I don't really see the complaint about stereotypes, though. At this point in the story, we know about as much about the characters as was revealed by the same point in the game. Yosuke spent a lot of those early game hours acting like a putz and didn't start straightening up until after the confrontation with his Shadow.

Edit: You guys both missed out on the more noteworthy part of the protagonist's name however. "Narukami" can be taken to mean "become a god." i.e.: You become a god.

ComicMan24on Oct. 19, 2011 at 12:20 a.m.

Nice article. As for the show, I watched the second episode a few days ago, it is an interesting show but I am not sure I like it a lot yet. Plus as someone who knows nothing about Persona 4, I have no idea where the show is heading unlike most people who have played the game.

Petiewon Oct. 19, 2011 at 2:43 a.m.
Pretty sure the "Next Scent" thing is a reference to how Teddie was able to sniff people out in the TV world. Its a bt more unique than simply saying next episode.
mutha3on Oct. 19, 2011 at 4:30 a.m.

This is a cool idea for a feature! As for the praise for the visual aspects of the series.....the show looks fine, honestly, but that's mostly because the source material has incredibly strong visual design. The animation is "okay" at best and they are really not doing anything interesting with the excellent, moody environments given to them(the liqour store turning into the boss stage being the only exception, more stuff like that please!!). So far the game is probably the more aesthetically pleasing experience.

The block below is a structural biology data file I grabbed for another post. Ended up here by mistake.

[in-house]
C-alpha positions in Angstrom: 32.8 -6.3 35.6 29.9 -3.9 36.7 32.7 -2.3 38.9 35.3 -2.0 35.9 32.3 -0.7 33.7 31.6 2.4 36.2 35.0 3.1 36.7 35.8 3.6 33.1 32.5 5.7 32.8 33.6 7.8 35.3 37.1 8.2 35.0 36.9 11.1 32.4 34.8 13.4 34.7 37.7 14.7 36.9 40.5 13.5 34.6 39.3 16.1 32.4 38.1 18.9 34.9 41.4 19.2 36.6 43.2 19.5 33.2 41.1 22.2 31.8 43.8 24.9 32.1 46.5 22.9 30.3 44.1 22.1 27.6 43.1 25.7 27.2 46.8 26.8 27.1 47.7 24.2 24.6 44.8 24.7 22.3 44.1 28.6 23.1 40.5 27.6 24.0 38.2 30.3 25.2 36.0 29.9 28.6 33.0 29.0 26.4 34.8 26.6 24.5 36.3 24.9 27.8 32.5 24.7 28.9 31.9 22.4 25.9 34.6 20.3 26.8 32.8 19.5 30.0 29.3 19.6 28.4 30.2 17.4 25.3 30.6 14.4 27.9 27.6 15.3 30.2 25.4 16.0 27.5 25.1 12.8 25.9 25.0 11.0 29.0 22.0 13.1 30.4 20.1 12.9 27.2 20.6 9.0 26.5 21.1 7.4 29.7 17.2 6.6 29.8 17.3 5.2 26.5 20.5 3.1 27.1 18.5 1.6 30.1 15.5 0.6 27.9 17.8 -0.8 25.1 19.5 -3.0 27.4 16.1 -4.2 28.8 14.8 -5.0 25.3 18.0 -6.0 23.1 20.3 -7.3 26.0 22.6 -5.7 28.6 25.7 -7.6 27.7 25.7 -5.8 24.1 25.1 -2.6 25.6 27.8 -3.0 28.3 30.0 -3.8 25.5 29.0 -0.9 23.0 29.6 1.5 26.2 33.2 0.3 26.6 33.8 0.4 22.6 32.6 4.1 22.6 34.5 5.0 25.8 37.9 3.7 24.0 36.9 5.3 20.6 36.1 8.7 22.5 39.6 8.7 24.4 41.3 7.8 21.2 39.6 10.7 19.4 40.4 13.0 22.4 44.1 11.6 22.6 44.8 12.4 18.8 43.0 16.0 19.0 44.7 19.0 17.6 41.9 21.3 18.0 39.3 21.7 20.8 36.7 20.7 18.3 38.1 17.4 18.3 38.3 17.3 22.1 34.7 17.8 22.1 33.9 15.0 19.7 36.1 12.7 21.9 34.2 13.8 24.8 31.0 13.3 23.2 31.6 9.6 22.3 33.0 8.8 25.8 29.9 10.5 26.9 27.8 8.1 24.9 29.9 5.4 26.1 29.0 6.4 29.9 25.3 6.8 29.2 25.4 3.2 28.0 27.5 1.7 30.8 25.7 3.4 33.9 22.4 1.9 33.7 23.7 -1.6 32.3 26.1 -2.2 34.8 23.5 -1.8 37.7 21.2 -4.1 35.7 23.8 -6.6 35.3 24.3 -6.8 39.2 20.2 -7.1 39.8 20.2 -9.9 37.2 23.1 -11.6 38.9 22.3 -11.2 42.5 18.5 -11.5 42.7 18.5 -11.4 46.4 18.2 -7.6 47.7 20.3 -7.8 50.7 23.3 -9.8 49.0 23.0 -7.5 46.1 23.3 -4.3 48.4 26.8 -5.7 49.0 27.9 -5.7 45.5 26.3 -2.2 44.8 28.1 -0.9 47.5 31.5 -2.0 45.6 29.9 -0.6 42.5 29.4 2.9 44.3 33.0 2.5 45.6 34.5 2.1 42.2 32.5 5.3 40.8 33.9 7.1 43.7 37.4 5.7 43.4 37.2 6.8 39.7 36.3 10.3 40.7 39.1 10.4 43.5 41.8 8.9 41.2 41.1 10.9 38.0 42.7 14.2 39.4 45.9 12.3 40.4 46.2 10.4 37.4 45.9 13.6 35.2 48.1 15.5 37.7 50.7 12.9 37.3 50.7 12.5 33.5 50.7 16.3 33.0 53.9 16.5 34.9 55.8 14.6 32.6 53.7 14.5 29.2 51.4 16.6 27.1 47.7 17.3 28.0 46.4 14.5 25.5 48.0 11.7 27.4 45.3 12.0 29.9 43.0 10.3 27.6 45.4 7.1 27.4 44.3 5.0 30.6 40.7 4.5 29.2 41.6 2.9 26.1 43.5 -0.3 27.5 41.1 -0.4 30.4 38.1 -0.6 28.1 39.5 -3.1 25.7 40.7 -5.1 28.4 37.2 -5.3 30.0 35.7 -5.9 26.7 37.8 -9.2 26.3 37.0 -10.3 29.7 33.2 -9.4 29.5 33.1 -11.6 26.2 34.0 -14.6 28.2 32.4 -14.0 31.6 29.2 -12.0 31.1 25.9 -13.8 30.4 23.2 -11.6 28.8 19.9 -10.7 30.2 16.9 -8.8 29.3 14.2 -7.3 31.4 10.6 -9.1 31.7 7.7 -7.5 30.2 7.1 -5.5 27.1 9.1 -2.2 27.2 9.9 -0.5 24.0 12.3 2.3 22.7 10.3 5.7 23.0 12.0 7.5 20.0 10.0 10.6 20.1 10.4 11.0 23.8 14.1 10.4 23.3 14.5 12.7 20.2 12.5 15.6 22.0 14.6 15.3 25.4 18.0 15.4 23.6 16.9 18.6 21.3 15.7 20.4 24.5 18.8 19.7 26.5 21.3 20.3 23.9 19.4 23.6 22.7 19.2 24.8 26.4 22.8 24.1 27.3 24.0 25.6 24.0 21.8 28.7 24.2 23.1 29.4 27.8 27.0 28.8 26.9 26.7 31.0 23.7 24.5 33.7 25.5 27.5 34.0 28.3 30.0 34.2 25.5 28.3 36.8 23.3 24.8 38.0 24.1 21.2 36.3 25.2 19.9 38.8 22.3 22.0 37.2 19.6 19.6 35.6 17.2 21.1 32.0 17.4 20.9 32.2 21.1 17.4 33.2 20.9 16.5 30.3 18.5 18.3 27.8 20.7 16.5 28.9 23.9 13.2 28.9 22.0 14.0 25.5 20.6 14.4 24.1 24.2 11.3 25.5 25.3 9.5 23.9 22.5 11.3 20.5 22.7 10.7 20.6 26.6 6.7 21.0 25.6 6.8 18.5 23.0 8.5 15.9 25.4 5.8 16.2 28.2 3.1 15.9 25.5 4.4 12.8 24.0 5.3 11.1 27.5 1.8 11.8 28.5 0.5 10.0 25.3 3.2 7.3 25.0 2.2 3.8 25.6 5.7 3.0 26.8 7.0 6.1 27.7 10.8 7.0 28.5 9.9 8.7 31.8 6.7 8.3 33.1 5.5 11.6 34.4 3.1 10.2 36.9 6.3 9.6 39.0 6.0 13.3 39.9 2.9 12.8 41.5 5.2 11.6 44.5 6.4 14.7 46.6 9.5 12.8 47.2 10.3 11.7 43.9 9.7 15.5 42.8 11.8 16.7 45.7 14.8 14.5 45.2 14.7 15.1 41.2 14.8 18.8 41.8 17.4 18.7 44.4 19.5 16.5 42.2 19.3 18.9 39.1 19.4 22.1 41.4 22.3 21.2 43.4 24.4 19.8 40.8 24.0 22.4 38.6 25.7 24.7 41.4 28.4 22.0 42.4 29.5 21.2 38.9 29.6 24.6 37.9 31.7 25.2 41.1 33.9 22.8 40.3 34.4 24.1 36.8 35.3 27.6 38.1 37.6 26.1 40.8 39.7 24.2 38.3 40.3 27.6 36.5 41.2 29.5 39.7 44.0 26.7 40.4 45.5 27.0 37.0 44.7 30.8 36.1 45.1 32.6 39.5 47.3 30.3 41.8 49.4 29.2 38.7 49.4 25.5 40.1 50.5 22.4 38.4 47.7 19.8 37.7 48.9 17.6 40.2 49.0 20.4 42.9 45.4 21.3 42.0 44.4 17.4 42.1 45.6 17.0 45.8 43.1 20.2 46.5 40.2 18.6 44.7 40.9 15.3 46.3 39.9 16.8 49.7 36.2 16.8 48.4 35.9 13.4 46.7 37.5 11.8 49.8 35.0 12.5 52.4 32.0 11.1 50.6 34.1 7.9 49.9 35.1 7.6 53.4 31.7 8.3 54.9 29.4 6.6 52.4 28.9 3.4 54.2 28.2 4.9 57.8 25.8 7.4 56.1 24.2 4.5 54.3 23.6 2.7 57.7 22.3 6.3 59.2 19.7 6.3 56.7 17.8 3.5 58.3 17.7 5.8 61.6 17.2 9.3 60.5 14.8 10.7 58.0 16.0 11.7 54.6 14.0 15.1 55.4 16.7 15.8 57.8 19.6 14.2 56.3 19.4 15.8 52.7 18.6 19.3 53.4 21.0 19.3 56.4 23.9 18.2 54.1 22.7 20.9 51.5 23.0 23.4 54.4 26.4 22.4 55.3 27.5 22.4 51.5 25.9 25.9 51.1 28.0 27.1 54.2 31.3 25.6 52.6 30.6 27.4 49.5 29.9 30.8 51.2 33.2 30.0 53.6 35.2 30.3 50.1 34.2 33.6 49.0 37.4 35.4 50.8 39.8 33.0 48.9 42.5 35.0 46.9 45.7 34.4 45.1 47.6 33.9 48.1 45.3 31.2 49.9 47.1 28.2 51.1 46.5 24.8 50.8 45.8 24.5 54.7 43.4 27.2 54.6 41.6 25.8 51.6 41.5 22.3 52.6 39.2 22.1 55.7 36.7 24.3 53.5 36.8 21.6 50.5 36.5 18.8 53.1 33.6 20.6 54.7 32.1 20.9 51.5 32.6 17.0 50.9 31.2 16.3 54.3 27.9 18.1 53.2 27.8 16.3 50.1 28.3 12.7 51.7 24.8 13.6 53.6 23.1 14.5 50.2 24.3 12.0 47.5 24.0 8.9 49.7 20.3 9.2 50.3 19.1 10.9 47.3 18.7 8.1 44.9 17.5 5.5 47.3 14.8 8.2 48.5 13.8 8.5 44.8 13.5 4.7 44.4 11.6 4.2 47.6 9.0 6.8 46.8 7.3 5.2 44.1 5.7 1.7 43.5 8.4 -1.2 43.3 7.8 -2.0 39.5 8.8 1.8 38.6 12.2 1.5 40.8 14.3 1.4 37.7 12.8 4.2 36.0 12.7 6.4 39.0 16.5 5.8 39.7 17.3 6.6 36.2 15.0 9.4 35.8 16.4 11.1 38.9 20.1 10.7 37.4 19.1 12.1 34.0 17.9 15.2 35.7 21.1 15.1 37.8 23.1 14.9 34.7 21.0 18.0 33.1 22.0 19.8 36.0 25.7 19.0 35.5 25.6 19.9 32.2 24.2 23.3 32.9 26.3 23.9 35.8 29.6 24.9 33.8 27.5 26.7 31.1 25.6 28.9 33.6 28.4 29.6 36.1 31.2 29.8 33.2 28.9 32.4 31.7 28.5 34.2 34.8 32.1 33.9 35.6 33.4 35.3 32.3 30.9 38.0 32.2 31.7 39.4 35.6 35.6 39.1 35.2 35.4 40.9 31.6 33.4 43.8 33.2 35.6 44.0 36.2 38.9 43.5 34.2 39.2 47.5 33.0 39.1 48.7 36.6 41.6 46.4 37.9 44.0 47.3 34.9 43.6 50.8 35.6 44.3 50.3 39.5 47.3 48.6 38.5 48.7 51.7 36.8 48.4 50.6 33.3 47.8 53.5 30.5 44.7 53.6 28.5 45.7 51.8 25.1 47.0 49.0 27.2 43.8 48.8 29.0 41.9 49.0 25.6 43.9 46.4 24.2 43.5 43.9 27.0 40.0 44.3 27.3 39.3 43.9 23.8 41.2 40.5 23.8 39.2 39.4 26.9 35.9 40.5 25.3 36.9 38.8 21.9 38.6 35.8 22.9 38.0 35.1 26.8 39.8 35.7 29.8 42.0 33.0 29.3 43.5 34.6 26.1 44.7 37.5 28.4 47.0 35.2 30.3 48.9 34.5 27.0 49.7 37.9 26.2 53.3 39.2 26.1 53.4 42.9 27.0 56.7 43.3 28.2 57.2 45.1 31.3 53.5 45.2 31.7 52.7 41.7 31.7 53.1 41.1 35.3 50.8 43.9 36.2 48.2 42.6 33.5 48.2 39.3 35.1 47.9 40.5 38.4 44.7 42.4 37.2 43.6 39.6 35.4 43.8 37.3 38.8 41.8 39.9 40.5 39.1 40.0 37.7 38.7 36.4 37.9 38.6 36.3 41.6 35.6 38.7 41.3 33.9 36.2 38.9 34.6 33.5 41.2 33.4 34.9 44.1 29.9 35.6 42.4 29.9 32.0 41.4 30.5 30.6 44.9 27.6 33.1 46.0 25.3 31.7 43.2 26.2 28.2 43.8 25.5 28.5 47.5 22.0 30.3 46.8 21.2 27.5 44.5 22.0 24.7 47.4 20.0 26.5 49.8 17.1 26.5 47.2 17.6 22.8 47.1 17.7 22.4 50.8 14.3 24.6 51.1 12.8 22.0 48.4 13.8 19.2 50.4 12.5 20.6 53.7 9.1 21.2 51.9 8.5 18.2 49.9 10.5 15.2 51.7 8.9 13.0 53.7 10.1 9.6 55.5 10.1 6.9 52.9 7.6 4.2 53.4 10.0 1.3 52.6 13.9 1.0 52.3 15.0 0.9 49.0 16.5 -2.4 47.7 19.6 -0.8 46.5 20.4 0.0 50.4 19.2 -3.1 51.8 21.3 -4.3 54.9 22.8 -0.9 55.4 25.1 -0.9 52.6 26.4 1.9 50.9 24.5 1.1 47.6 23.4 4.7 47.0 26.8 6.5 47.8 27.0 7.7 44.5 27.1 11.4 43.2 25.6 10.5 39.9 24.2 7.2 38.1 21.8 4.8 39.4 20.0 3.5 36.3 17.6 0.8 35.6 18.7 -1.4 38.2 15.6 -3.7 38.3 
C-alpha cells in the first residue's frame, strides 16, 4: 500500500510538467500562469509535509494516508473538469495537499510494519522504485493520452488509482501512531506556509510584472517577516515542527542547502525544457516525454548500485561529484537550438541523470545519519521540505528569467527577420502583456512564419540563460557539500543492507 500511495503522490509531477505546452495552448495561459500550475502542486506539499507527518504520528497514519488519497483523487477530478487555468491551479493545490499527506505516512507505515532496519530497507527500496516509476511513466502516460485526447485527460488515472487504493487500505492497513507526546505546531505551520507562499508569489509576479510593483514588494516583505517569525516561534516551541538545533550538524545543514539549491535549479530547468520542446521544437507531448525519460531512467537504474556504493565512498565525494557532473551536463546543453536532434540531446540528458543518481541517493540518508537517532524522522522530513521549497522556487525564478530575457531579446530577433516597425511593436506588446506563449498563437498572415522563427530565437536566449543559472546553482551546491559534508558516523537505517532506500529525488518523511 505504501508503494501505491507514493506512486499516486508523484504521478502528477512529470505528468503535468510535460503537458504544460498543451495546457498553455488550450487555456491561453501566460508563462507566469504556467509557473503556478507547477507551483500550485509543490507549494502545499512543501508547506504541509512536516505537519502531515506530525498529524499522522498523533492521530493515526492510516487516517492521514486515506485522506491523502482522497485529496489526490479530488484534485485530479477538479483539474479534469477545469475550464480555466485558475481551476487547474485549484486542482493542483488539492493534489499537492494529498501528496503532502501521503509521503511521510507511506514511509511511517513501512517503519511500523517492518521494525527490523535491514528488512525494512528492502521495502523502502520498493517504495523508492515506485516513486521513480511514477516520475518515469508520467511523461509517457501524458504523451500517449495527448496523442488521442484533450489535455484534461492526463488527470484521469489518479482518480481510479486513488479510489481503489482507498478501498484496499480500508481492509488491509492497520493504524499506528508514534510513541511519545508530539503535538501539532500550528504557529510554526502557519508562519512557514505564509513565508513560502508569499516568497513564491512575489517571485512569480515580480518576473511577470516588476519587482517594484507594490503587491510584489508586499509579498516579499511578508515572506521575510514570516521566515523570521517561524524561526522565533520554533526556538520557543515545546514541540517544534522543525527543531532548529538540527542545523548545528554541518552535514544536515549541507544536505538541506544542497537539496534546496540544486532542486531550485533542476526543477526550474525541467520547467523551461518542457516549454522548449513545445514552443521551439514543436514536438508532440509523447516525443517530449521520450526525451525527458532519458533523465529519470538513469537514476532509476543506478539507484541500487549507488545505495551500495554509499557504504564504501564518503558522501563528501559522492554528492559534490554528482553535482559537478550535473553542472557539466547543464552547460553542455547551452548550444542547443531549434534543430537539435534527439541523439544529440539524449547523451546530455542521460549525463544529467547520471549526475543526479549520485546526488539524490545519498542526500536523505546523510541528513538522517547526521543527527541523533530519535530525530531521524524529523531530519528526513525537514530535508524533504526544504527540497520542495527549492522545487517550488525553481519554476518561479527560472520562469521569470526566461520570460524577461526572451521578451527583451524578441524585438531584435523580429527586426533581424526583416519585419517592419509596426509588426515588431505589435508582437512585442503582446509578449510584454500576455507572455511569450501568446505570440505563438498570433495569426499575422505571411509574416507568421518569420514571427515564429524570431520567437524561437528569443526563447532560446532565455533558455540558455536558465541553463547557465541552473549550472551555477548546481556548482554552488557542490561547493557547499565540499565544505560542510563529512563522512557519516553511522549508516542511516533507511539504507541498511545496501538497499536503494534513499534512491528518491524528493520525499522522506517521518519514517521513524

The character designs, while being a valiant effort, aren't nearly as strong as Soejima's work. I appreciate them trying to emulate his shading style(GRADIENTS GRADIENTS GRADIENTS) but they really aren't good at it and it ends up looking rather awkward most of the time. The production has a low-budget feel to it, and I can't help but feel that Atlus kinda cheaped out on this.